Annotated Bibliography: The Odyssey

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Annotated Bibliography De Romilly, Jacqueline. A Short History of Greek Literature. Translated by Lillian Doherty, The University of Chicago Press, 1985, pp. 16-21. Originally published as Précis de littérature grecque, © Presses Universitaires de France, 1980. The author outlines the developments of Greek literature throughout history, as well as the times and individuals of the era of their creation; she begins with Homer, the epic poem, and the traditional ideal of a hero. “The men who people the epic are heroes, and almost all are kings. Even in the Odyssey, where humbler people appear — the swineherd, the nurse, the beggar — these belong to the entourage of a prince” (17). De Romilly outlines the core belief that honor is achieved by the aristocracy through exploits upon the battlefield. However, The Odyssey does not focus on the heroism of the Trojan war; it deals in the aftermath. Odysseus, a man of great glory, wealth and power, is forced on…show more content…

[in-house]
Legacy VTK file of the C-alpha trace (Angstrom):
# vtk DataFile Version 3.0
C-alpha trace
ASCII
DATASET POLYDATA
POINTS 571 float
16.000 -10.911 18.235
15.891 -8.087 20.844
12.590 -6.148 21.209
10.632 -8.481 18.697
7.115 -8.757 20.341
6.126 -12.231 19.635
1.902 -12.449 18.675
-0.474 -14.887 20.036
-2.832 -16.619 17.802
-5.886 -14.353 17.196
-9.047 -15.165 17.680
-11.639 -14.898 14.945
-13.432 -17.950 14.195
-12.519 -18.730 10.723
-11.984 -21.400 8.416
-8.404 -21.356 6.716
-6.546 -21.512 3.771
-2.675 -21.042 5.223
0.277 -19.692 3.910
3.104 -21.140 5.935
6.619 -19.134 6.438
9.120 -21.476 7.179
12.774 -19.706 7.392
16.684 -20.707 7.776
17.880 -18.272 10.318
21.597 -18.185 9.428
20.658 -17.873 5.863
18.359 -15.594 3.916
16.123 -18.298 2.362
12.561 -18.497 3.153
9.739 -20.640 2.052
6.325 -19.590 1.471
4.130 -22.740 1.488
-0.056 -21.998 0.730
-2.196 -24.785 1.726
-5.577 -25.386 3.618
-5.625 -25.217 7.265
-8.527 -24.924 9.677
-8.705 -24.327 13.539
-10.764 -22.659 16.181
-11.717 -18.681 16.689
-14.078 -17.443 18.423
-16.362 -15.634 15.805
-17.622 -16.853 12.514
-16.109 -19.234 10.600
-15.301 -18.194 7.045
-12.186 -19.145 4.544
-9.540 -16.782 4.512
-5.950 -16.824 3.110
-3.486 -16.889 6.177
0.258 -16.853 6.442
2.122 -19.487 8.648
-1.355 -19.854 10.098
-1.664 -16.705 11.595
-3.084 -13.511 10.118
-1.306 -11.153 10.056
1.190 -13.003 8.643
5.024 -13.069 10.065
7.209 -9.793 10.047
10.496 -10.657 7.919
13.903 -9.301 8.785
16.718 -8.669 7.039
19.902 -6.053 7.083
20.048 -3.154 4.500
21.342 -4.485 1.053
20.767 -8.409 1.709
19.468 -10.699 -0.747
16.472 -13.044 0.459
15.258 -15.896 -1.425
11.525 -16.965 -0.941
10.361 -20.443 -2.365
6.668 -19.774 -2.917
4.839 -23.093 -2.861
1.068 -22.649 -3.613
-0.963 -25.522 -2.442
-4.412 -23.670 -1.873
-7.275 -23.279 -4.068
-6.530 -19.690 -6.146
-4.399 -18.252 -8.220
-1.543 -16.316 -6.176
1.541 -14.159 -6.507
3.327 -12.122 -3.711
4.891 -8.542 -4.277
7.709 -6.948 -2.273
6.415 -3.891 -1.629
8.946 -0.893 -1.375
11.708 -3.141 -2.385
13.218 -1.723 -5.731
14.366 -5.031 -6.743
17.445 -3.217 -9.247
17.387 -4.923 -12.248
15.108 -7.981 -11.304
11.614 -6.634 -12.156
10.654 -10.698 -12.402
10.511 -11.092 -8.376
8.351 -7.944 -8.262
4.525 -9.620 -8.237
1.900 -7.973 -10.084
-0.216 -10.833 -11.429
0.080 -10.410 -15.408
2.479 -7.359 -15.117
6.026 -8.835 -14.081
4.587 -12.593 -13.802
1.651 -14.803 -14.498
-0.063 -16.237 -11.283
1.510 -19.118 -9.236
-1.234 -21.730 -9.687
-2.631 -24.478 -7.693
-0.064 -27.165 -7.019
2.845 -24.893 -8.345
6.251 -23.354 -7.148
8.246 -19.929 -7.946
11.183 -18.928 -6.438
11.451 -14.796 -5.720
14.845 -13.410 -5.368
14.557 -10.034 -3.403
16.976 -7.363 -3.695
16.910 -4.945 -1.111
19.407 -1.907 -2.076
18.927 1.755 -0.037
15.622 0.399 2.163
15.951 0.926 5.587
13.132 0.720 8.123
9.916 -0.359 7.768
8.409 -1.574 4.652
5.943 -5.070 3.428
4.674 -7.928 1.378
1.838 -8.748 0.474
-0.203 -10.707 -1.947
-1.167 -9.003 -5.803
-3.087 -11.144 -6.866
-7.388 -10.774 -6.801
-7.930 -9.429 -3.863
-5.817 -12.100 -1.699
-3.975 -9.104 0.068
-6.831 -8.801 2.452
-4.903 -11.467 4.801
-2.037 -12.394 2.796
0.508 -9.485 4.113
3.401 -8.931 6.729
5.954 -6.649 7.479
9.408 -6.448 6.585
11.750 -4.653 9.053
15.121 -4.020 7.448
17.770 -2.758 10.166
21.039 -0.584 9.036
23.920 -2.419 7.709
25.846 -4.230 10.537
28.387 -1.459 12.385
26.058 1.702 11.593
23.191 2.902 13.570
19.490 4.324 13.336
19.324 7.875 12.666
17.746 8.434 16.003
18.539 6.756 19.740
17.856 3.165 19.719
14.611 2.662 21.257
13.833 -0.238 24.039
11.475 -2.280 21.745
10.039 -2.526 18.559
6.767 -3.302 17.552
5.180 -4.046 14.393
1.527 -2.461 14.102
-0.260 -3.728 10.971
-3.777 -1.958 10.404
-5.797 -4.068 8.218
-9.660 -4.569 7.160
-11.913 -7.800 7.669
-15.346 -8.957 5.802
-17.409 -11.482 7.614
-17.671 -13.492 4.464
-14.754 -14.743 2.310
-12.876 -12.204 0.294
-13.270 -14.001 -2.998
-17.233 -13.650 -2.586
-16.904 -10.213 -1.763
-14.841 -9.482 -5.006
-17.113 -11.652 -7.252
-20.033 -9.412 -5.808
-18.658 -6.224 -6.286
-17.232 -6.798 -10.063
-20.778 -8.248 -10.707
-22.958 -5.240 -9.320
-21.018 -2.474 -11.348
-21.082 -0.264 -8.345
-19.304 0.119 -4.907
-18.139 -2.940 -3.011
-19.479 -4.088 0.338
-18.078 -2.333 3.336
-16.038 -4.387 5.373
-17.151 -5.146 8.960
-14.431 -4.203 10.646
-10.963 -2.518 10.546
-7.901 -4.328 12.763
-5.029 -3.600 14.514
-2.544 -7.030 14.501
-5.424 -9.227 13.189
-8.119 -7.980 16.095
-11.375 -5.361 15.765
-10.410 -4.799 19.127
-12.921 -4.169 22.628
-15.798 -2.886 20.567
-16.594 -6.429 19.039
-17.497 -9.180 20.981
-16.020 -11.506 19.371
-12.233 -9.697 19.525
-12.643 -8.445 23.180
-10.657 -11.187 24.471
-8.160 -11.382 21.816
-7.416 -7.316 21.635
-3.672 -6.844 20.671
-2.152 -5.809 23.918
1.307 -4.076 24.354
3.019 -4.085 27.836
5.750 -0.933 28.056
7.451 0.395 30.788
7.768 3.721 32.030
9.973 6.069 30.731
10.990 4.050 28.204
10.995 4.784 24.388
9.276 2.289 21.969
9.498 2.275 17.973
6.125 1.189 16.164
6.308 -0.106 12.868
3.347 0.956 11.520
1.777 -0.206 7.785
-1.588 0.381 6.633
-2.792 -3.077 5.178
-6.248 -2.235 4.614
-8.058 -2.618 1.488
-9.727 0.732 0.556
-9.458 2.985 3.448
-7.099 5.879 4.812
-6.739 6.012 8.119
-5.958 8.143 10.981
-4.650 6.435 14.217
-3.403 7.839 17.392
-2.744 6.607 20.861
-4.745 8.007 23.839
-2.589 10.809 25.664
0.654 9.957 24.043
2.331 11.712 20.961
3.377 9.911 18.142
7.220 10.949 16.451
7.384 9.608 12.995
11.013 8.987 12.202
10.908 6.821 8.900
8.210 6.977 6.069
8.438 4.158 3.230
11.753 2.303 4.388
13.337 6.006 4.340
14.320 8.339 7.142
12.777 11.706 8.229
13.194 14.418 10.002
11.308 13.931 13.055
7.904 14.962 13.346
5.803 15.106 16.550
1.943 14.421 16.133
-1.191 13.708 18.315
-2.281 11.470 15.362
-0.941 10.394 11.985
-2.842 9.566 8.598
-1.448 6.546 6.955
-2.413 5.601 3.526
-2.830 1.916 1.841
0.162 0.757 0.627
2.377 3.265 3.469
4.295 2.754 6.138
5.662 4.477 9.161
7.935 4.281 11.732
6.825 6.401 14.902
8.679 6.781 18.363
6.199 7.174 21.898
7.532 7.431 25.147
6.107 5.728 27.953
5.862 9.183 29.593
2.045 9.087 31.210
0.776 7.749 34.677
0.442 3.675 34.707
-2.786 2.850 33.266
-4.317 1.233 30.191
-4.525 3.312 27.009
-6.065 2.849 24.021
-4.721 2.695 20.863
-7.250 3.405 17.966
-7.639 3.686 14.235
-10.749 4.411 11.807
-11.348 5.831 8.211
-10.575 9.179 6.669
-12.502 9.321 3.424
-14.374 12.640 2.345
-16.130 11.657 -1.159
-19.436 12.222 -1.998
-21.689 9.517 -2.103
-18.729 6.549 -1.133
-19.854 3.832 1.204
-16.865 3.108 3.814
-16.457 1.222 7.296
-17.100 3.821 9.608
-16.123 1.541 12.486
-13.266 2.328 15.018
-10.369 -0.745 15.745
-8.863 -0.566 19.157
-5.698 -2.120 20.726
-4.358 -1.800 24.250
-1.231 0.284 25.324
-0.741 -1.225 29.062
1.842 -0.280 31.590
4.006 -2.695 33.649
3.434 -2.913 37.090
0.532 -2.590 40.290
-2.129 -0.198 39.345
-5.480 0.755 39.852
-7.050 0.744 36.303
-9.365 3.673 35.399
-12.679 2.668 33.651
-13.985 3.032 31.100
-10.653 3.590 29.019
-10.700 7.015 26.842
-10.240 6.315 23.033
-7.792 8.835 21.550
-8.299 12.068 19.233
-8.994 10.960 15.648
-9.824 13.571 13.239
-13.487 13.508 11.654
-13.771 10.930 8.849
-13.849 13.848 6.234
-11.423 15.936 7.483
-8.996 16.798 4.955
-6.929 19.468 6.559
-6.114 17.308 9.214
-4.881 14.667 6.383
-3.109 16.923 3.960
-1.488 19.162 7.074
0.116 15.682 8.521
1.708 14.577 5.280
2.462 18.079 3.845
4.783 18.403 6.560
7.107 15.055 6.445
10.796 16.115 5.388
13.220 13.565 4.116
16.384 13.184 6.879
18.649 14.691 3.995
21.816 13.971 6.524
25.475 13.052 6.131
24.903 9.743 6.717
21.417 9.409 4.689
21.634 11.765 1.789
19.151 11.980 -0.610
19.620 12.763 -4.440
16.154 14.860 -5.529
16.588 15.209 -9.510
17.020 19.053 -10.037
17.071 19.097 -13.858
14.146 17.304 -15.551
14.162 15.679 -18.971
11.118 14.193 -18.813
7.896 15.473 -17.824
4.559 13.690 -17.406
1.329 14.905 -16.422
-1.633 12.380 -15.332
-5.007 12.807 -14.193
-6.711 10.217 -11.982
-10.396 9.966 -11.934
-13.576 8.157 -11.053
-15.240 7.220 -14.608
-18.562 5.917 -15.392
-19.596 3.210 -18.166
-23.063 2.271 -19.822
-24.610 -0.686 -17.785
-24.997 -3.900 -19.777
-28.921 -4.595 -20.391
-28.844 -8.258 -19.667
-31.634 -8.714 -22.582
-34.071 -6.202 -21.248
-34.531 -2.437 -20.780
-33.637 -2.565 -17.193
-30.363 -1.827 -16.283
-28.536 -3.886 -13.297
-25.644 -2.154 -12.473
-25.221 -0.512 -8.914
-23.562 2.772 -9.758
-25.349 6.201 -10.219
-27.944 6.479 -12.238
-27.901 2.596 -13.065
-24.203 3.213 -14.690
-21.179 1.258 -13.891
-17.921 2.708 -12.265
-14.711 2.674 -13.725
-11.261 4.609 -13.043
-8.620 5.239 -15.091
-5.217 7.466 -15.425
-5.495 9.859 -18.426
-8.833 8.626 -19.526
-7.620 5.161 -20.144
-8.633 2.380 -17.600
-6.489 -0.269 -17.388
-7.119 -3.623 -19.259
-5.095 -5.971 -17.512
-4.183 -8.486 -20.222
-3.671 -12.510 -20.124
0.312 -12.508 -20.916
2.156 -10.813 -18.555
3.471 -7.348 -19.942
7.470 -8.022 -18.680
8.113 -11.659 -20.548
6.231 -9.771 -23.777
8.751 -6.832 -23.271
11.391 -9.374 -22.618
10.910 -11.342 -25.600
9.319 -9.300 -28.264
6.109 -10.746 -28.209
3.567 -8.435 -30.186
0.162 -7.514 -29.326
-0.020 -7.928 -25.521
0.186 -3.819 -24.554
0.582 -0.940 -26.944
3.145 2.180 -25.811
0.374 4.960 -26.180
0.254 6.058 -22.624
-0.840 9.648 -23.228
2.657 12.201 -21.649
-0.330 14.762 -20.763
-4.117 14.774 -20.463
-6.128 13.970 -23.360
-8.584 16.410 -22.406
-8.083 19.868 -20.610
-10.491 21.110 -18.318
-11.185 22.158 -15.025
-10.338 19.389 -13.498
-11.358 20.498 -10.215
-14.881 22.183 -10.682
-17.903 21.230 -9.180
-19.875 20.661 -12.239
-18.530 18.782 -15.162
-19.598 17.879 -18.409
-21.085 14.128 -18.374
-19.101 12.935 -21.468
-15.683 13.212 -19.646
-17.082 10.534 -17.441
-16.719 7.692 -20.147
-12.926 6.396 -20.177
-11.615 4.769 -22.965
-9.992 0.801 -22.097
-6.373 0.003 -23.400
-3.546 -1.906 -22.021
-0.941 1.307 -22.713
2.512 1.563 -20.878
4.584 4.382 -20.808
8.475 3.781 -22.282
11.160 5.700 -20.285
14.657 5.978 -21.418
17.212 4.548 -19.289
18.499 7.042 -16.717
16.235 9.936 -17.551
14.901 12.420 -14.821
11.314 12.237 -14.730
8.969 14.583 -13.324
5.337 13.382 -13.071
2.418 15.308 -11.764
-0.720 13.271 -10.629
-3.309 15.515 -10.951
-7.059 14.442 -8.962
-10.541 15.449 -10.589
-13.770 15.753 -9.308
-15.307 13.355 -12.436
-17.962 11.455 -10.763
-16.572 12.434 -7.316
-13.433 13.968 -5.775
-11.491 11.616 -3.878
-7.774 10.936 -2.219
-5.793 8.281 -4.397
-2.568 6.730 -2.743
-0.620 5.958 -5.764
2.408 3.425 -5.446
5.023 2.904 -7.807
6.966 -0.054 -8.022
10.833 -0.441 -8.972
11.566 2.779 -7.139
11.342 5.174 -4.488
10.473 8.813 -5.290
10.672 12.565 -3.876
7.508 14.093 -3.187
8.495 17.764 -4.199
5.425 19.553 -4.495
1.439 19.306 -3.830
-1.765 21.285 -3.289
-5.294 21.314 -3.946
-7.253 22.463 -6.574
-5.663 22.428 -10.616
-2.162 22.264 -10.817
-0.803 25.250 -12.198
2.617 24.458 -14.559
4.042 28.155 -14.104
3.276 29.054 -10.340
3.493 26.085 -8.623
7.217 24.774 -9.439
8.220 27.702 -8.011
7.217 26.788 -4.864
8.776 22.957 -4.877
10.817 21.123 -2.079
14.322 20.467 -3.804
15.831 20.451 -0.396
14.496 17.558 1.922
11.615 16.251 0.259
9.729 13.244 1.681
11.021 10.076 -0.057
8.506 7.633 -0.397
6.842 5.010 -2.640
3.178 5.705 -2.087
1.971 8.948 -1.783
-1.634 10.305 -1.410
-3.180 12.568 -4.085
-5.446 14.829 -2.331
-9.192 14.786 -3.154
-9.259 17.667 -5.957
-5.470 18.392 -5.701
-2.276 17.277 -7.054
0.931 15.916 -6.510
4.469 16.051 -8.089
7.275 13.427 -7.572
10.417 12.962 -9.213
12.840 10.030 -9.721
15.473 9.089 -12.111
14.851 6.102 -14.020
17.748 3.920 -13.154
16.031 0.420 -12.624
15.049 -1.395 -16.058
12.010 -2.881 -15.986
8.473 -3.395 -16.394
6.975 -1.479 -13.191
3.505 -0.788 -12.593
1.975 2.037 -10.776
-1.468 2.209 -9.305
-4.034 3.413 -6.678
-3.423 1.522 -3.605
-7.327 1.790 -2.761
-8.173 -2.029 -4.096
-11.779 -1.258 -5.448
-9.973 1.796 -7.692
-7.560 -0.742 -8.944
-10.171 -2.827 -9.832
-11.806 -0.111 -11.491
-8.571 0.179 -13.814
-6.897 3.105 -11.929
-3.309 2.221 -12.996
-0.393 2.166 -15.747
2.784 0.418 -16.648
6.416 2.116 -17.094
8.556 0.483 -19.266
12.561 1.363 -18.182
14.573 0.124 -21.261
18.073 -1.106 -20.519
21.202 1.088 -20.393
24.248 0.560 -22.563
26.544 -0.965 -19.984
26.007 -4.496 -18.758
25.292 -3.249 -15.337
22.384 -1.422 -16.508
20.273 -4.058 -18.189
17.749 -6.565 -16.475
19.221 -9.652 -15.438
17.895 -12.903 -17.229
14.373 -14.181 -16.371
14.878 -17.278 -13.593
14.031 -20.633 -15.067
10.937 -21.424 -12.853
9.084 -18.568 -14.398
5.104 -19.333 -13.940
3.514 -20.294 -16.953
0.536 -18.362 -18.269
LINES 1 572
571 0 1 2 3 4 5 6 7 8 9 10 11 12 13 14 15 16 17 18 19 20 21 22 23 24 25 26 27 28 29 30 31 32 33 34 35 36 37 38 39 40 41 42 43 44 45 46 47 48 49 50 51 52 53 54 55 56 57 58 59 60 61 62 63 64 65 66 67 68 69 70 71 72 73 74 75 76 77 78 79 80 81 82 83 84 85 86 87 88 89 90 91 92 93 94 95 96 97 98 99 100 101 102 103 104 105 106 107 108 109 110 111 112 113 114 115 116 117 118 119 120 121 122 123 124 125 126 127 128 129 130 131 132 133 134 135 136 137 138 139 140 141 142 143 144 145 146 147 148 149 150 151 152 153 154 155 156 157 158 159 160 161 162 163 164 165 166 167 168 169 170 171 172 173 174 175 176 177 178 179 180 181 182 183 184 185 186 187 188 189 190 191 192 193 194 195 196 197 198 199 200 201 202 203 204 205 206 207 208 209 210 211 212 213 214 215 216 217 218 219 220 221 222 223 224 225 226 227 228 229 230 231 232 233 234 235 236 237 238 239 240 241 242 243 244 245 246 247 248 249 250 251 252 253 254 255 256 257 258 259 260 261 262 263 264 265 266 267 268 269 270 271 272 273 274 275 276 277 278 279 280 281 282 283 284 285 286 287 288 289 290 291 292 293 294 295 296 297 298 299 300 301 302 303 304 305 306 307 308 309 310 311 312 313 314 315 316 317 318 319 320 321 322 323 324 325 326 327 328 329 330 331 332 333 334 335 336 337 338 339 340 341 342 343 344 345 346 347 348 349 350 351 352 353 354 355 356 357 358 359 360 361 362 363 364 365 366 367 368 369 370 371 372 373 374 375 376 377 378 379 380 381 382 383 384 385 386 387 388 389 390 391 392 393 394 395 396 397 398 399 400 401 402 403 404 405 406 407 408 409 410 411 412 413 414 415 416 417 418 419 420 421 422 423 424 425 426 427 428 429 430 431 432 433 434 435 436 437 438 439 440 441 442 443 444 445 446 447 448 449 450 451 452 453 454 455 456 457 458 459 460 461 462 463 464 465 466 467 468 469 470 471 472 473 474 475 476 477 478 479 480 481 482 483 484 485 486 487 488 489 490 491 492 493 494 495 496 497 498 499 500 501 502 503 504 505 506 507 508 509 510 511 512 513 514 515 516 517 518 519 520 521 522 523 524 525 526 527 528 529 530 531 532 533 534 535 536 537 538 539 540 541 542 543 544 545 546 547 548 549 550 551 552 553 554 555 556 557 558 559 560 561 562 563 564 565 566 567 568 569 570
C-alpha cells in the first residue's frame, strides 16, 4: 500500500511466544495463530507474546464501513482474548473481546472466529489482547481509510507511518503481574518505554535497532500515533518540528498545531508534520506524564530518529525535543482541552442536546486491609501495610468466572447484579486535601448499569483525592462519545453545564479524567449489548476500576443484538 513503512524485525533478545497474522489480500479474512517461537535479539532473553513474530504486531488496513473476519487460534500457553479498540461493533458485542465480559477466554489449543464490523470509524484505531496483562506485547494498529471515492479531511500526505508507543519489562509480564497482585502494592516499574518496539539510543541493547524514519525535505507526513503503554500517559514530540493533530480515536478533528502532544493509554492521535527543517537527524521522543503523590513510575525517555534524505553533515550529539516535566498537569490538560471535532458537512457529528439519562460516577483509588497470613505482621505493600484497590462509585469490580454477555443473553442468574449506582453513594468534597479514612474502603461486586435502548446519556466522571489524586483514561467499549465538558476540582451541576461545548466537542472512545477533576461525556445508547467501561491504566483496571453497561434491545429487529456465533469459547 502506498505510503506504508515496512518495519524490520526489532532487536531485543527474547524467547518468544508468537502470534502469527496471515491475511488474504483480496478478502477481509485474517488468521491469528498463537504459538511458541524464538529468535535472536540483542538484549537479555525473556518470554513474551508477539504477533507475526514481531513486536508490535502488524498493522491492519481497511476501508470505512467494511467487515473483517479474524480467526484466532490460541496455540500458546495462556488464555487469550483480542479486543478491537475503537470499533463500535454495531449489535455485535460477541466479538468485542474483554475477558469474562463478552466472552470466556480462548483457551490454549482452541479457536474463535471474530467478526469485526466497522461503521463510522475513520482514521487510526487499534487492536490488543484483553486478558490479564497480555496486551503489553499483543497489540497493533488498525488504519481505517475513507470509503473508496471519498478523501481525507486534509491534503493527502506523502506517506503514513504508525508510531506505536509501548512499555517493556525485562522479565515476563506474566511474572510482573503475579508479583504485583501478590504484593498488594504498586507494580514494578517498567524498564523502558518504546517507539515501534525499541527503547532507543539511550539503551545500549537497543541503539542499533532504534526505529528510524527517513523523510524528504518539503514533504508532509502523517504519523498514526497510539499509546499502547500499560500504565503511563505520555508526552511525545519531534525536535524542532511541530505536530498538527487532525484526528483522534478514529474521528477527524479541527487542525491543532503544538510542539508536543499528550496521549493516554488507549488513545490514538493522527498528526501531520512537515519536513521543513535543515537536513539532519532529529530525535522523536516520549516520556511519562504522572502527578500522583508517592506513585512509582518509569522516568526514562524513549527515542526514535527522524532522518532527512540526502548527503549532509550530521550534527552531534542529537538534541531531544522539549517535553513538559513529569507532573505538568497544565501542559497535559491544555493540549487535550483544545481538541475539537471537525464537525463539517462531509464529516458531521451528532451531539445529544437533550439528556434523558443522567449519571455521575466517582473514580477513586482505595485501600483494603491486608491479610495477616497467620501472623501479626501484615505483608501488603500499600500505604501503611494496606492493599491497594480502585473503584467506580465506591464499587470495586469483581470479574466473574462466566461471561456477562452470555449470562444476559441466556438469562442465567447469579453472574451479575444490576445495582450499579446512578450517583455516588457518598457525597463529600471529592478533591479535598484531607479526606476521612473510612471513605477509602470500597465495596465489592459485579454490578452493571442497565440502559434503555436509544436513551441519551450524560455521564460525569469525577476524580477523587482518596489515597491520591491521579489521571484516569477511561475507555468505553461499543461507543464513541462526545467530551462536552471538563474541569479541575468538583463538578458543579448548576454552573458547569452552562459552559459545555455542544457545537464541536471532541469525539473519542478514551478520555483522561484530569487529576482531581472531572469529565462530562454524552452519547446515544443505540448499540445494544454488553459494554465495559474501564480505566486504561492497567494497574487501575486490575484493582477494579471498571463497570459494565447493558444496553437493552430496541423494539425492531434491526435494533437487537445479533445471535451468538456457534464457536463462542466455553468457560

113, no. 4, 1992, pp. 489–518. JSTOR, JSTOR. Accessed on 10 January 2018. According to Segal, though the gods hold different reasons for their contempt, it is above all else Odysseus’ hubris that prevents his voyage home. Though intelligent, Odysseus lacks the wisdom to control his nature. “He comes to grief because he cannot resist the temptation to gloat over his victory and make sure that his enemy knows the identity of his vanquisher” (494). Over the course of his journey for self knowledge, Odysseus slowly becomes more and more aware of his fault in character. He finds himself allowed to return to his native Ithaca after remaining on Calypso’s island for years. In a sense, his imprisonment there had served as penance. Following his service of time, Odysseus finds himself able to reach home and seize it from the hands of the wretched men who have attempted to claim his power. “ […] he succeeds because he identifies his purposes with the gods’ ways of justice and vengeance”

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